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Landlord Eviction Rights

Landlord Eviction Rights

Helpland Ltd ensures a positive resolution for you

While going through the eviction process it is important to be aware that as a landlord, you have eviction rights which you are able to exercise to ensure a positive result. It is a stressful situation for both the landlord and tenant, and sometimes when you have pursued all reasonable routes as a landlord you are left with no option but to impose an eviction notice.

What are your rights when you require a tenant to vacate your property?

Assuming a rental agreement has been breached, or the tenancy is coming to an end and you follow the correct procedures, then you have every right to evict your tenant. However, you have no right to evict someone without court action. This is because tenants also have rights, including problem tenants. Faced with the prospect of losing their deposit they will undoubtedly try to exercise their rights.

Your first priority is to ensure you set out a clear and enforceable tenancy agreement. You should make sure that every adult dwelling in your property has signed the agreement to avoid a situation where you have to evict each person separately.

If you follow eviction law to the letter, your rights will be perfectly clear as you will know the exact section you need to serve and the grounds upon which you can make an eviction.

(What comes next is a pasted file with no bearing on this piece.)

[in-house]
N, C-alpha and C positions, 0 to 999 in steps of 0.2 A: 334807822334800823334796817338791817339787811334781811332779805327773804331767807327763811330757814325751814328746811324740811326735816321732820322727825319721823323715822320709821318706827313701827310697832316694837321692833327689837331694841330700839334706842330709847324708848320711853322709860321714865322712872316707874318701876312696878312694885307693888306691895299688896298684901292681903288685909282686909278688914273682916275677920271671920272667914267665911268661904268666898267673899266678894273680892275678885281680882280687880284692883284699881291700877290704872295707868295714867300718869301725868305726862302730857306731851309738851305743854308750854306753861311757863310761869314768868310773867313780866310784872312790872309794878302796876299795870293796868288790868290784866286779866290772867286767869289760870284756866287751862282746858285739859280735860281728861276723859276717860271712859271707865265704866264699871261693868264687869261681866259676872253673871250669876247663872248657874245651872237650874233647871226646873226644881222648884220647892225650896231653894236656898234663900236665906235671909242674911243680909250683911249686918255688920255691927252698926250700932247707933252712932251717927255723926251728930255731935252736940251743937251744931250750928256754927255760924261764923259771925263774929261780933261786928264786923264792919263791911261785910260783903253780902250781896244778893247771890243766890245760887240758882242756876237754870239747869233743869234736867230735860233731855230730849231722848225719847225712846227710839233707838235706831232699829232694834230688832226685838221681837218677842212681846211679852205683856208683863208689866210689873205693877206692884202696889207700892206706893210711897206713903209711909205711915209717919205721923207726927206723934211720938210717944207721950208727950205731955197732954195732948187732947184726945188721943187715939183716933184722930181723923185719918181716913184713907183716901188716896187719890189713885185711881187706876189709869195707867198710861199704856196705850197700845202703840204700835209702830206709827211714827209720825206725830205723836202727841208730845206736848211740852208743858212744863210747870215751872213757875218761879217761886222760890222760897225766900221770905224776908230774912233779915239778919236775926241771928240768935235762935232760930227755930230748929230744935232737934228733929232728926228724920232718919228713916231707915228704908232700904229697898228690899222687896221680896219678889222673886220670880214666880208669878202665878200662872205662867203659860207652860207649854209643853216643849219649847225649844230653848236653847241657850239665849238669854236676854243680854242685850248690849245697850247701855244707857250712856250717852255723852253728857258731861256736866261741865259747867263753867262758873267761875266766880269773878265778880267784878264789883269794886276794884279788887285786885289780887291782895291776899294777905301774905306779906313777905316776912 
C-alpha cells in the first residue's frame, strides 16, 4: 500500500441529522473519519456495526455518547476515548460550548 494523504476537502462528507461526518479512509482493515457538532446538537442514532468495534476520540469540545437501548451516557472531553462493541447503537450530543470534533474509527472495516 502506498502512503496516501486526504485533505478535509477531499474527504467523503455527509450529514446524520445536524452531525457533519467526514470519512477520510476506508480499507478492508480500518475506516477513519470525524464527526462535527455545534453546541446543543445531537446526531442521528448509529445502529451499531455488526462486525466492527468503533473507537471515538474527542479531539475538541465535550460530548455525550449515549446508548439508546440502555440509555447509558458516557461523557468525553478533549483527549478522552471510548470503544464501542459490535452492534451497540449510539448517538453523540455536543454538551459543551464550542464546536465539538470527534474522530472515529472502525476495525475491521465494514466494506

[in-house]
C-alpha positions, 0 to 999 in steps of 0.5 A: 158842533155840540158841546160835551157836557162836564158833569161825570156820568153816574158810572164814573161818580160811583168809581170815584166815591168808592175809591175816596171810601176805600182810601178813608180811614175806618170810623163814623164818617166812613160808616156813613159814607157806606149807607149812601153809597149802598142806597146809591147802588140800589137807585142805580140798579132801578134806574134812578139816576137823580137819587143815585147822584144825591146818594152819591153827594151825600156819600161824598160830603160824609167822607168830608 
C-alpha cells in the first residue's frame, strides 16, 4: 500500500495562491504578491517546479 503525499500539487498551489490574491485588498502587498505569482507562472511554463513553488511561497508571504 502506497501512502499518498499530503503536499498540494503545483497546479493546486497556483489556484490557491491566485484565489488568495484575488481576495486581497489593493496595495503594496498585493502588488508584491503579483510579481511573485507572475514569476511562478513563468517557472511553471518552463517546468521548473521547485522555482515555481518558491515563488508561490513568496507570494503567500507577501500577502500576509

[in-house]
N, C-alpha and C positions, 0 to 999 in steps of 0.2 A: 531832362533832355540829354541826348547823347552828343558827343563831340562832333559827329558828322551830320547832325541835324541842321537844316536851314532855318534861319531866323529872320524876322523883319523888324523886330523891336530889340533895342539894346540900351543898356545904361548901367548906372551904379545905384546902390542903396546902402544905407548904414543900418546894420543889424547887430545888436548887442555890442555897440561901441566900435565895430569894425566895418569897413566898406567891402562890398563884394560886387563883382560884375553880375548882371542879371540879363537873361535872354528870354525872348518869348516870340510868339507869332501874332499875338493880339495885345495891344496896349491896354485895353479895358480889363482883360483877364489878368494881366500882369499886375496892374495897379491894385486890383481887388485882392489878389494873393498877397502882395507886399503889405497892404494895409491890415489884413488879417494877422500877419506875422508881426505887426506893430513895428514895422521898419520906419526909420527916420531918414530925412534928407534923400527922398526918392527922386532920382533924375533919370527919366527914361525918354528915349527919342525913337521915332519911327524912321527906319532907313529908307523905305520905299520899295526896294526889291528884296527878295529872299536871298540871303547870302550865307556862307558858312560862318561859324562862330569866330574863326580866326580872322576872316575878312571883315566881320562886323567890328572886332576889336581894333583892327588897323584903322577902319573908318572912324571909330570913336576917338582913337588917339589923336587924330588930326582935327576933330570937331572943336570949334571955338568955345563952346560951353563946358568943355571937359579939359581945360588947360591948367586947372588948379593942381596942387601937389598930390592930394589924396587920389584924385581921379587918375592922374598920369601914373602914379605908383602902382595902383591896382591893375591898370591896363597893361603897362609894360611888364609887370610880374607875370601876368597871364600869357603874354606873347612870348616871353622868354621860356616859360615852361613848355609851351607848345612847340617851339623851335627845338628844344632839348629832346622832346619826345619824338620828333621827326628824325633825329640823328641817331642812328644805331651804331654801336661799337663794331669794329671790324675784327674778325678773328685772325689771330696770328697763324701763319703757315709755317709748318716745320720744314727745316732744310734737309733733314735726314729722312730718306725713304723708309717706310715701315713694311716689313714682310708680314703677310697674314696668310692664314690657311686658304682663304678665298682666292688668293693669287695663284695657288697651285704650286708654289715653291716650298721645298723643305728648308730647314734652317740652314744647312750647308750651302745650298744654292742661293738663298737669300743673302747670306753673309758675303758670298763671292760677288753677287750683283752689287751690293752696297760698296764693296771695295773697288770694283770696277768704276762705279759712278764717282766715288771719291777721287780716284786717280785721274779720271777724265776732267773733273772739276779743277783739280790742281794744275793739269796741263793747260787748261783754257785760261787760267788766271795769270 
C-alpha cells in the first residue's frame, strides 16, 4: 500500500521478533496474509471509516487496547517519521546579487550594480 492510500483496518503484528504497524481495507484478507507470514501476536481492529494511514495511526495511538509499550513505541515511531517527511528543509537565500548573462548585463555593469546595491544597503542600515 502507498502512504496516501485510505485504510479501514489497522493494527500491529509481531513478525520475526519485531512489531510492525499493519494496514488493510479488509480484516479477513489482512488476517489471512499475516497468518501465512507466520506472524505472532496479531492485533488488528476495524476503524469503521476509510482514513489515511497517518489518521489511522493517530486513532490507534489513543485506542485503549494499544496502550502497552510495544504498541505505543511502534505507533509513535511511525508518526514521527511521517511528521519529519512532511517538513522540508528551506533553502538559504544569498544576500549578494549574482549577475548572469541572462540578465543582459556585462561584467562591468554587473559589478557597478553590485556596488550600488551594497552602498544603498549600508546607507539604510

One basic right is that at the end of an Assured Shorthold Tenancy (AST) you need to only give 2 months’ notice to remove the tenant. No reason need be given for requiring possession, however if the tenant refuses to surrender, you must apply for a possession order from the court. The court will have no discretion to refuse.

Under this tenancy you can also consider the ‘accelerated possession procedure’ – a quicker way to get back possession of your property, which usually does not need a court hearing. You can only use the procedure if you have a written tenancy agreement and you have given the required written notice, in the right format and giving at least 2 months’ notice.

Please take note that you have fewer rights in an Assured Tenancy as you need a good reason to evict a tenant. The court must evict an assured tenant if you send a “notice seeking possession” stating either that:

  • The tenant is two months behind with the rent
  • You need to live in the property, and gave notice of this at the beginning of the tenancy
  • You are going to demolish or reconstruct the property.

To gain a comprehensive overview of all your rights as a landlord, you are best advised to consult and expert in eviction.

Helpland Ltd assists landlords and letting agents throughout England, Scotland and Ireland, and gives professional, valuable advice on many areas of eviction, including serving notice to tenants via Section 8.

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